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Naples Florida History

Barefoot Williams
By Bonnie Jean Cousineau, Naples Historical Society Docent

As residents and visitors are aware, many of the highways and byways in this area are named for the movers and shakers who contributed to the development of Naples -- Collier Boulevard, Goodlett-Frank Road and Crayton Cove are just three among many. There is another, perhaps less well-known and certainly less well-traveled road in east Naples that is a named for John Archie Williams, otherwise known as "Barefoot Williams." According to Dr. Earl Baum, who knew Williams, "the road that bears his name has great historical significance...for it was part of the first road to the old single-car Marco Island ferry which first went into operation about 1912." It was also the road where Barefoot Williams lived, hunted and fished. Collier County Museum archives record that "he was typical of the tough pioneers of Collier County" and was, by all accounts, a beloved figure in these parts.

John Archie Williams was born on a farm in Sanalac, Michigan in 1883, and, when a young man, worked as a streetcar conductor in Flint. He married Jane Wittenmeyer and they had six living children by the time he moved his family to Detroit, where he worked for the Street Railway Company, did some factory work, and also drove a truck for a moving company. Betsy Perdichizzi, of the Marco Island Historical Society, had the opportunity in 2004 to interview one of Williams' granddaughters and learned that John (later Barefoot) took on the task of moving a family's furniture to Florida, a task that would earn some money and at the same time provide a vacation in the sunshine for his family, away from the cold winds of Michigan. After some roadside adventures, including sleeping on a grave in a cemetery, and a frightened daughter, Margarete, running away (she was found and brought back), they arrived in Florida and never left. As Perdichizzi aptly puts it, "They came to Florida on a vacation in 1919 and never went back again."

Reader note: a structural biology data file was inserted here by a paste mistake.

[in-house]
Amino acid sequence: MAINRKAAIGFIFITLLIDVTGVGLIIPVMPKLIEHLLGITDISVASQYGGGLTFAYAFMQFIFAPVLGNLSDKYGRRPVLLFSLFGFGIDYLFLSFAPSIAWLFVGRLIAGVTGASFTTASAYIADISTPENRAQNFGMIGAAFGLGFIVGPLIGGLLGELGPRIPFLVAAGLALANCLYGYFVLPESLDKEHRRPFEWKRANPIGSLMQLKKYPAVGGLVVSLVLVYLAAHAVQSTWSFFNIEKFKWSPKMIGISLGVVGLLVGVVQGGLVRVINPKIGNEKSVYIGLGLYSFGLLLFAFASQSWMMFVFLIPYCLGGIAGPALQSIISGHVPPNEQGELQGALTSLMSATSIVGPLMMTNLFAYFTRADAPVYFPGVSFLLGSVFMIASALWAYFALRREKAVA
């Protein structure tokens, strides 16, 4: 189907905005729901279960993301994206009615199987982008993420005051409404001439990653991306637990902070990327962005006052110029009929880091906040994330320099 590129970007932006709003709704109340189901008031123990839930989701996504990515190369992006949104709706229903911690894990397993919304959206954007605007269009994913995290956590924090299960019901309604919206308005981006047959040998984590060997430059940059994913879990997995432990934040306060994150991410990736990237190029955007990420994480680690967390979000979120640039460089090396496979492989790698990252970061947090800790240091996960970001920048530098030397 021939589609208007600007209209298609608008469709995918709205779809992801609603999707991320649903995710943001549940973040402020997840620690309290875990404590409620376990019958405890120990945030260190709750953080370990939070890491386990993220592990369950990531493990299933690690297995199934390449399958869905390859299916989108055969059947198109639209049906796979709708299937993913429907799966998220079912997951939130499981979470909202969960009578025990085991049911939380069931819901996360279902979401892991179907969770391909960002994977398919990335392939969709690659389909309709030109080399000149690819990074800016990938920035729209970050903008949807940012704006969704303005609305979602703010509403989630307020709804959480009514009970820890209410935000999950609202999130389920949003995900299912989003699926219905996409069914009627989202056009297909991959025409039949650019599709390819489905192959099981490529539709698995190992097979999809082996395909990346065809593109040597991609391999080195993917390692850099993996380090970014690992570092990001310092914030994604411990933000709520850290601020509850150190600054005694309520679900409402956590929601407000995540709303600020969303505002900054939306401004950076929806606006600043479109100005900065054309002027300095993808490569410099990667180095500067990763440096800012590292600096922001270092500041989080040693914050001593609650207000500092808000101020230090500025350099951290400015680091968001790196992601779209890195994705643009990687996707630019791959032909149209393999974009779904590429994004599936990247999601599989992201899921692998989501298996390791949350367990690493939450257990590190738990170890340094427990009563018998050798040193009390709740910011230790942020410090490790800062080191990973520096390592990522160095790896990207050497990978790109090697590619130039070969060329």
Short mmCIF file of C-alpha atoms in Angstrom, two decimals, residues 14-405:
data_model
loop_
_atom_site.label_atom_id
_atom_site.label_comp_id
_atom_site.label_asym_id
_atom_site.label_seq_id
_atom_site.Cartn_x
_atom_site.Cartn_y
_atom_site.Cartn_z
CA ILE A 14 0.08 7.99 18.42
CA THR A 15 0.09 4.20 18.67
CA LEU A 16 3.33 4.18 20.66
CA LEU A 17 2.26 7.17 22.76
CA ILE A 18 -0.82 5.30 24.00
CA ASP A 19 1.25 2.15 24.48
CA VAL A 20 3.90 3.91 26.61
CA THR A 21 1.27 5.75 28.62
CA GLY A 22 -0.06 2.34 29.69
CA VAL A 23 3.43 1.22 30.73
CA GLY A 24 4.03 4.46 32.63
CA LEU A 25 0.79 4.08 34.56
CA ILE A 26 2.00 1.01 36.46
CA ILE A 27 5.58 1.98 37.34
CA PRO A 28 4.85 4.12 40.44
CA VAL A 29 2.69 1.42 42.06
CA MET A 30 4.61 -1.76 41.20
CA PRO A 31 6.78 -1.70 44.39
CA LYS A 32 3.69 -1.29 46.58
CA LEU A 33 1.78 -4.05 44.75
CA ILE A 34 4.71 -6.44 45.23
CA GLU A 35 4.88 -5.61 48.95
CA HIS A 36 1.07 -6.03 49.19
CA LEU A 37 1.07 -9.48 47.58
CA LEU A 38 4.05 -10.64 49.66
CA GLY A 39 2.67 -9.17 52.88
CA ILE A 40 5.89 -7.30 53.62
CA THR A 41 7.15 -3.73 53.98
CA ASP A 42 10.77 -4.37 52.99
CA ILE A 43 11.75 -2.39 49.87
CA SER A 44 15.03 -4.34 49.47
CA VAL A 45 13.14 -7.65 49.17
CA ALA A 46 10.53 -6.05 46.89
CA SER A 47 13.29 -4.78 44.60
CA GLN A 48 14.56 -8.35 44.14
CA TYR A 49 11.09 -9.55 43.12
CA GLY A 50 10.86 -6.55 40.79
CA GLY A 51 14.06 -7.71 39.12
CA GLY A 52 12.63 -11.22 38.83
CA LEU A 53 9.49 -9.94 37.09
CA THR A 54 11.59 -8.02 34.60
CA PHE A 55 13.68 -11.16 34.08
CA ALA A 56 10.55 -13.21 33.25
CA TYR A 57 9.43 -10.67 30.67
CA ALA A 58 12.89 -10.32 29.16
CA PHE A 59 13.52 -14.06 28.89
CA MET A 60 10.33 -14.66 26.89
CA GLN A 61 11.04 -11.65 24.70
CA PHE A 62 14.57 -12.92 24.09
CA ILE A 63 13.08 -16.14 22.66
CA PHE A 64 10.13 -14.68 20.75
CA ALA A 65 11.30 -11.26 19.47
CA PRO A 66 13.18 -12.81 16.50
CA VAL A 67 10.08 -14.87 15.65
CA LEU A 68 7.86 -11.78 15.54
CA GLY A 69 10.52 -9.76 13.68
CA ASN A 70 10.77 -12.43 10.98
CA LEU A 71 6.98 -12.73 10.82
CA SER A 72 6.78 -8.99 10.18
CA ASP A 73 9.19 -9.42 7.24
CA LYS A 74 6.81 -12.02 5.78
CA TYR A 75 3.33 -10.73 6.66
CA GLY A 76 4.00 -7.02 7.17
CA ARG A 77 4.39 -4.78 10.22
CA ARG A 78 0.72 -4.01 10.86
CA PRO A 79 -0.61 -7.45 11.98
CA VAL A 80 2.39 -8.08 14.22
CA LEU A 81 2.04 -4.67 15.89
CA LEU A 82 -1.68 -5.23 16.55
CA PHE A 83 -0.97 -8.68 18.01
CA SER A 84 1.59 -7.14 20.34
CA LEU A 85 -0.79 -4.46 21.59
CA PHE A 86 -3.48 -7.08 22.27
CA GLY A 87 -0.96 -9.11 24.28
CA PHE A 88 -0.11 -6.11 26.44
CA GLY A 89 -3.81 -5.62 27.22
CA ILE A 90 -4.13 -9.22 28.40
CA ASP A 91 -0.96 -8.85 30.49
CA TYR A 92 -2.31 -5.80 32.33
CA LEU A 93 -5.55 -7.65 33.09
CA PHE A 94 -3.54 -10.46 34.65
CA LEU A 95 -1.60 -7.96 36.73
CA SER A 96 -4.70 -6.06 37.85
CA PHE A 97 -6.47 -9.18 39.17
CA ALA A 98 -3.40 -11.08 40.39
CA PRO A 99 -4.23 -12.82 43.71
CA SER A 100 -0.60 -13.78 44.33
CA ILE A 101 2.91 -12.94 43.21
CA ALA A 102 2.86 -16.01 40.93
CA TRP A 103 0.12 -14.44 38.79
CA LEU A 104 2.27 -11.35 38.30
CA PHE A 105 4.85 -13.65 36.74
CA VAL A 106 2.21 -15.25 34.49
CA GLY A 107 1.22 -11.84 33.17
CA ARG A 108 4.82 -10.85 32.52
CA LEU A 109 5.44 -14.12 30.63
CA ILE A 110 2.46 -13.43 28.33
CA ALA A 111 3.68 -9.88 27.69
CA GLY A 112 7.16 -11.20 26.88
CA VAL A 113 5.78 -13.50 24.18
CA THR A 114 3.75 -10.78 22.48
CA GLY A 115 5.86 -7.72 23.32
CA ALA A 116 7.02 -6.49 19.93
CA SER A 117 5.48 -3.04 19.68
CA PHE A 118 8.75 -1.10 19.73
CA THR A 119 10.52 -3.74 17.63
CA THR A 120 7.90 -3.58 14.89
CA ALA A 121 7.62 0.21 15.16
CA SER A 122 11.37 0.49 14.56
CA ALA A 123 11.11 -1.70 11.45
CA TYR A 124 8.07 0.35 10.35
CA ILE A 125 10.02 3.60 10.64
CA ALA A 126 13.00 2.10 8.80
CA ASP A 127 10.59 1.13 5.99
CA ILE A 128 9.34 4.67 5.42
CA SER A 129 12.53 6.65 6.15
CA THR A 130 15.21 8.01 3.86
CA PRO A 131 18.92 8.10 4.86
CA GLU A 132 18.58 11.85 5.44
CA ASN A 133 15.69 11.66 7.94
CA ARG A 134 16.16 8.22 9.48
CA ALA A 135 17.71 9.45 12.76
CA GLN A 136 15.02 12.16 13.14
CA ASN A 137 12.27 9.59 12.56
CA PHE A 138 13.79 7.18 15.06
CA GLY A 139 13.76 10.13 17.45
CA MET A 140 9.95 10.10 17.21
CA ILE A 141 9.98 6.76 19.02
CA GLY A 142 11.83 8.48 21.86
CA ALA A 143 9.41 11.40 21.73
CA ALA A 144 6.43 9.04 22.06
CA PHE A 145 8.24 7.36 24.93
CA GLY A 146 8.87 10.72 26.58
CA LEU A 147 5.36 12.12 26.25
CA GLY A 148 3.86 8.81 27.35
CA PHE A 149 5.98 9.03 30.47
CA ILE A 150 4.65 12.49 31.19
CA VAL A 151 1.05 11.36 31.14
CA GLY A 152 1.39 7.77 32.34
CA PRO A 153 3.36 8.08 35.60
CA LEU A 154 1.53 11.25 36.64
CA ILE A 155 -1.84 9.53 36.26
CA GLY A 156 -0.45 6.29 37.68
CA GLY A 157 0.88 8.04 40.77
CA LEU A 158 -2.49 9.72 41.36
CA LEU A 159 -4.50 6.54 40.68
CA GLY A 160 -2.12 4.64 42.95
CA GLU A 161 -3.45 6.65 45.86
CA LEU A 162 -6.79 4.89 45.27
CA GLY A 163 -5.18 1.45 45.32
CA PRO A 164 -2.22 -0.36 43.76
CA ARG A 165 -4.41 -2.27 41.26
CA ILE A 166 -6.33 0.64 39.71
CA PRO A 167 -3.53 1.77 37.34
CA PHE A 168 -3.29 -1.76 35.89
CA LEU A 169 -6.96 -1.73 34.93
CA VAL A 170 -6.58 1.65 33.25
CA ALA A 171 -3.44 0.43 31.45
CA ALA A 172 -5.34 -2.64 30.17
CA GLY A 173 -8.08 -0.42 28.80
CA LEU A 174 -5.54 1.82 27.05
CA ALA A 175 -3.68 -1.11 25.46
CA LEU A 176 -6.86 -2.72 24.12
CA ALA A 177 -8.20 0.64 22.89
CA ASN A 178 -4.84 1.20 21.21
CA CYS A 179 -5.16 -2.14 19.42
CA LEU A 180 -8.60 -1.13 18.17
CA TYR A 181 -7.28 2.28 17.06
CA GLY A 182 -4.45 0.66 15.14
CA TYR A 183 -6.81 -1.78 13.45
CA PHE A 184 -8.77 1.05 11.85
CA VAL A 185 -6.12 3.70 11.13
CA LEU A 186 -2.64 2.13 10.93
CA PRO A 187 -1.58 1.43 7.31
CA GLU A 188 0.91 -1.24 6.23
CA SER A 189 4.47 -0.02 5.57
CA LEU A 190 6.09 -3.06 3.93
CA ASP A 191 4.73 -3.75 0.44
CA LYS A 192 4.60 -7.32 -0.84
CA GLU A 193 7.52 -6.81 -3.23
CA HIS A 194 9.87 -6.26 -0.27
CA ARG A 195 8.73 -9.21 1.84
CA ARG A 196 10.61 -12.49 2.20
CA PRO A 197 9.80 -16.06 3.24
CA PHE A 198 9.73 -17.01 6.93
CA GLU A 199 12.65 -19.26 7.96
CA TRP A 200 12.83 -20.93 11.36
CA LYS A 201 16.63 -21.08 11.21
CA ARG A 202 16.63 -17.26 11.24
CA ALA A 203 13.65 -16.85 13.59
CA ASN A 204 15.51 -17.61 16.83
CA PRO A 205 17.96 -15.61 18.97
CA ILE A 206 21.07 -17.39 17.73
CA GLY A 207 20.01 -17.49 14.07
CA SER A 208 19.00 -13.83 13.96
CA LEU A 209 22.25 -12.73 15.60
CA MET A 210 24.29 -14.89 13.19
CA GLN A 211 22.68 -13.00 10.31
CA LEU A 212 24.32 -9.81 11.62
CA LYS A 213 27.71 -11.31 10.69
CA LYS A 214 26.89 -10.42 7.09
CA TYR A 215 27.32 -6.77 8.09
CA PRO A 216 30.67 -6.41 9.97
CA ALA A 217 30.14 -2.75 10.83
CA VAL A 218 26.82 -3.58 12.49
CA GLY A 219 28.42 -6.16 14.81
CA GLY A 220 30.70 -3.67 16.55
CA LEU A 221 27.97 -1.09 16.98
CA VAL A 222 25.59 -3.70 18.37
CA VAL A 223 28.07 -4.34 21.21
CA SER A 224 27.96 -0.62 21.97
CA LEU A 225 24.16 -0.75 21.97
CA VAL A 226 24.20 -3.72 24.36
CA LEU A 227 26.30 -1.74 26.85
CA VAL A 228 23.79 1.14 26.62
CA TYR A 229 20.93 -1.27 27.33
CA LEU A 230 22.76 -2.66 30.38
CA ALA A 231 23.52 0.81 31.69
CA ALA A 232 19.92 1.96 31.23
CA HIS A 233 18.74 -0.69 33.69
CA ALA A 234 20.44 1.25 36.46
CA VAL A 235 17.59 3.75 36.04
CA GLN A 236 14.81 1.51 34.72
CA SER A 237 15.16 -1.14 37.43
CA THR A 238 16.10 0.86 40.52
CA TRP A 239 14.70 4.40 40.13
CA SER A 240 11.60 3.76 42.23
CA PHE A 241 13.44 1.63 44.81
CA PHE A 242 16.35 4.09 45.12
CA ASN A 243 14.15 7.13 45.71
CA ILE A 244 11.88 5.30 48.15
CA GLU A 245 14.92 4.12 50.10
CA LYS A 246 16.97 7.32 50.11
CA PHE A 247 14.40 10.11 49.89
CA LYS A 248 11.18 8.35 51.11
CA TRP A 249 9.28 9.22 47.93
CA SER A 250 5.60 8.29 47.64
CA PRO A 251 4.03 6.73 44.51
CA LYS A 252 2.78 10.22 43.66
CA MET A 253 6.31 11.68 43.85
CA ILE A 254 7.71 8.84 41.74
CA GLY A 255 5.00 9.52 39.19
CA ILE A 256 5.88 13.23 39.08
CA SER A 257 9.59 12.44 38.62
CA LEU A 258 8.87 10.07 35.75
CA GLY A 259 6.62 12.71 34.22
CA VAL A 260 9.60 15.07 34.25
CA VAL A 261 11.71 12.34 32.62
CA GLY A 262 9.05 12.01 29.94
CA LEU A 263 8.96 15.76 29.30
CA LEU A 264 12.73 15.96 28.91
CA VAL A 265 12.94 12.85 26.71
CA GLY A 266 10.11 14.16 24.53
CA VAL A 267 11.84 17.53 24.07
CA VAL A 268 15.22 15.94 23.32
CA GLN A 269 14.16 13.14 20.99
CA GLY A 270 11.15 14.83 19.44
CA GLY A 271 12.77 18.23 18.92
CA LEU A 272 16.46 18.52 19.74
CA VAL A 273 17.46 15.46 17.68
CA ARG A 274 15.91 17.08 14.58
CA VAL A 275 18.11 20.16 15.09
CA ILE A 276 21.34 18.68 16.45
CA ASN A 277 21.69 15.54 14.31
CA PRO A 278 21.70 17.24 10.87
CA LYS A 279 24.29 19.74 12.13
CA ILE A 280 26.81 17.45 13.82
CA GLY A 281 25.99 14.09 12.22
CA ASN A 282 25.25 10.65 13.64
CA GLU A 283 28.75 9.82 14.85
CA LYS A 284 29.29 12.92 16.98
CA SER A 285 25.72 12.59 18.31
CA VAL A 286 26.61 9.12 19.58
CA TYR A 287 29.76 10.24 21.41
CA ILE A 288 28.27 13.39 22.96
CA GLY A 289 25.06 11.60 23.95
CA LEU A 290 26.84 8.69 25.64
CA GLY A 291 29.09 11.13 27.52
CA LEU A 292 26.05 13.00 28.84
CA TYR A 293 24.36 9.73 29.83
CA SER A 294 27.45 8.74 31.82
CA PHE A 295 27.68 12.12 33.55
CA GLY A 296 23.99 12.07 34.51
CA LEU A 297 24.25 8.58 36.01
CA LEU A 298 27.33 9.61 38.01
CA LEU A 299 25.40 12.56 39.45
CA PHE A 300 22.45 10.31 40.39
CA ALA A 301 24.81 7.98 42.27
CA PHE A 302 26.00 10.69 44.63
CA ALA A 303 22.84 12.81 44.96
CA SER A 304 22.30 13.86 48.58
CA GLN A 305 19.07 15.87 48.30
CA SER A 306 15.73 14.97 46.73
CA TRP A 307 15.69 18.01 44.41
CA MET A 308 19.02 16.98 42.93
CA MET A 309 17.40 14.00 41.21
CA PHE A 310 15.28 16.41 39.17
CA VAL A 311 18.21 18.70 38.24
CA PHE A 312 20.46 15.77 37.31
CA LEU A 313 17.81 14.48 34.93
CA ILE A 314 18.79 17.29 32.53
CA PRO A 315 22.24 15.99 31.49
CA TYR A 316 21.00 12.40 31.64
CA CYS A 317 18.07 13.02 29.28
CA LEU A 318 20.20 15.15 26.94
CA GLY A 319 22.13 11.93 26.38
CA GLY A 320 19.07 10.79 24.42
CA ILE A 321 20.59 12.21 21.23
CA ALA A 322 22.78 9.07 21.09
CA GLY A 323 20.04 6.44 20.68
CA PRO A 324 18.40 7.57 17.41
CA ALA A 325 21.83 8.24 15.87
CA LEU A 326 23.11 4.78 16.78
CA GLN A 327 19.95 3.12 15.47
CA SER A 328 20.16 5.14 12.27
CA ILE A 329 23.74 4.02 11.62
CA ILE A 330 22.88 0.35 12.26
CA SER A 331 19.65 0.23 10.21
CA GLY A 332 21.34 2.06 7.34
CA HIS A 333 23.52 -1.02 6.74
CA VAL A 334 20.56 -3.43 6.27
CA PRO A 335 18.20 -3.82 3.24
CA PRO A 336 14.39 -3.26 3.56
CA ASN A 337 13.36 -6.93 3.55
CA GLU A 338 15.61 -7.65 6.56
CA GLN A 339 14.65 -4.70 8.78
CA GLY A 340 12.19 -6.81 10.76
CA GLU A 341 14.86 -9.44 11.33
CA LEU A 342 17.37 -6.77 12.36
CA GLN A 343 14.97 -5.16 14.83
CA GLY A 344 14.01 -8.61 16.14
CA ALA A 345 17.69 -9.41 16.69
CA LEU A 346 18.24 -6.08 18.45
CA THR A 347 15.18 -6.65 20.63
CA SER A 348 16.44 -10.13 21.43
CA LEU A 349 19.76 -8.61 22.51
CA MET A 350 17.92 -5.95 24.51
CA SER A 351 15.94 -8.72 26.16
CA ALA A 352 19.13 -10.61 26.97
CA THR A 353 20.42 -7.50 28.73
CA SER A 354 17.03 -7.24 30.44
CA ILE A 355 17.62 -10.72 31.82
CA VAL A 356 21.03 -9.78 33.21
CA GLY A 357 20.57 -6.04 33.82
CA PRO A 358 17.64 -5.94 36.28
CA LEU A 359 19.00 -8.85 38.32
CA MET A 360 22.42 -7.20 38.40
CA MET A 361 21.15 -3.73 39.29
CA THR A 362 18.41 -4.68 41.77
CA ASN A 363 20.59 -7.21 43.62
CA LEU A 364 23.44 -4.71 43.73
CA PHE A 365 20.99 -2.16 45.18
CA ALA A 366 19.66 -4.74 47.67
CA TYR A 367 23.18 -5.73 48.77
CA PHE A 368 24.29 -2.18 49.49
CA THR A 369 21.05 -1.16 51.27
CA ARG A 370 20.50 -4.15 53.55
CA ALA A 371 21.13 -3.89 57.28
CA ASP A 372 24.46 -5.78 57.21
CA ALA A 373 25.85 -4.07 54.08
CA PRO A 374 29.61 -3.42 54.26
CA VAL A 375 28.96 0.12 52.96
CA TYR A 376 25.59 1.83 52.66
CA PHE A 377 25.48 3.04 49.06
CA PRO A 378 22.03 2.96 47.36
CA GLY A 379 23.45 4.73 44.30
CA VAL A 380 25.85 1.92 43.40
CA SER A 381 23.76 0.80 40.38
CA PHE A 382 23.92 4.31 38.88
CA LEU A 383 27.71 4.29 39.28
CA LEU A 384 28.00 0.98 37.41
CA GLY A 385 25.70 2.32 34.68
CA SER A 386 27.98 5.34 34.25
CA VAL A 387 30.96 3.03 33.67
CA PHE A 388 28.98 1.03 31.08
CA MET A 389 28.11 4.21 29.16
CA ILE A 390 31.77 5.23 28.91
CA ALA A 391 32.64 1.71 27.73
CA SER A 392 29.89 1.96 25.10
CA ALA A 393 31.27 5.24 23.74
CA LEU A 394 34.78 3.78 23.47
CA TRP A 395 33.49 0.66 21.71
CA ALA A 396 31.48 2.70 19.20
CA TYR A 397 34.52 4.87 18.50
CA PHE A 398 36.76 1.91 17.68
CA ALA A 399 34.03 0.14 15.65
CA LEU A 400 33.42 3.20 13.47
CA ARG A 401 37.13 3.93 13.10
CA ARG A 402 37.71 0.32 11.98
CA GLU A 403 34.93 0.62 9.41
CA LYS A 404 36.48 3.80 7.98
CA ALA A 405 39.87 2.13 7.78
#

The family first lived in Thonotosassa, where Williams became known as the "Ford Doctor," fixing up Model T's for his neighbors. Later relocating to Fort Myers, he established a fish camp at Fisherman's Key and also opened the Eatmore Fish Market." It was at this point that John Archie Williams acquired his nickname. According to his granddaughter, he didn't like having fish slime accumulate on his shoes so he took to going barefoot, a habit he continued for the rest of his life, save for the last two years when diabetes obliged him to keep his feet covered. "By the time he moved to Henderson Creek," says Baum, "the nickname had become so well established that few people could tell you his real name." Williams also became an oysterman, establishing Barefoot Williams' Oyster House on Henderson Creek, located in the area now occupied by the KOA campground. Oysters were sold for $6.00 a gallon for "clean" (shucked) oysters and $2.00 a bushel for "unclean" oysters. Such bounty for such a modest price! Unfortunately, oysters are no longer found anywhere in this area, victim to overharvesting, pollution, and, says Baum, "the encroachment of civilization." By the late 1950's, Williams was obliged to get his oysters from Pine Island.

The enterprising Williams did not confine his endeavors to fishing. At one point he raised honeybees and also collected live snakes for herpetologists and zoos. He was a great story teller, and eventually established himself as a "living legend" in Naples.

The remnants of Williams' shack and the Marco ferry bridge, both ruined by Hurricane Donna in 1960, are still in existence. "Barefoot William was a fascinating character," declares Jose Lombillo of the Naples Historical Society, and, judging from observations made by the many people who knew him, he was indeed. He died in 1962, leaving behind 46 grandchildren and 50 great-grandchildren. The road that bears his name is still there, although not, regrettably, with the two painted barefoot marks that so effectively conjured his image to those who passed by.

The Palm Cottage house museum is open for tours. Visitors and community members alike can learn about Barefoot Williams and many other notable Naples leaders and characters with a docent-guided tour. Call the Naples Historical Society for more information: 239-261-8164.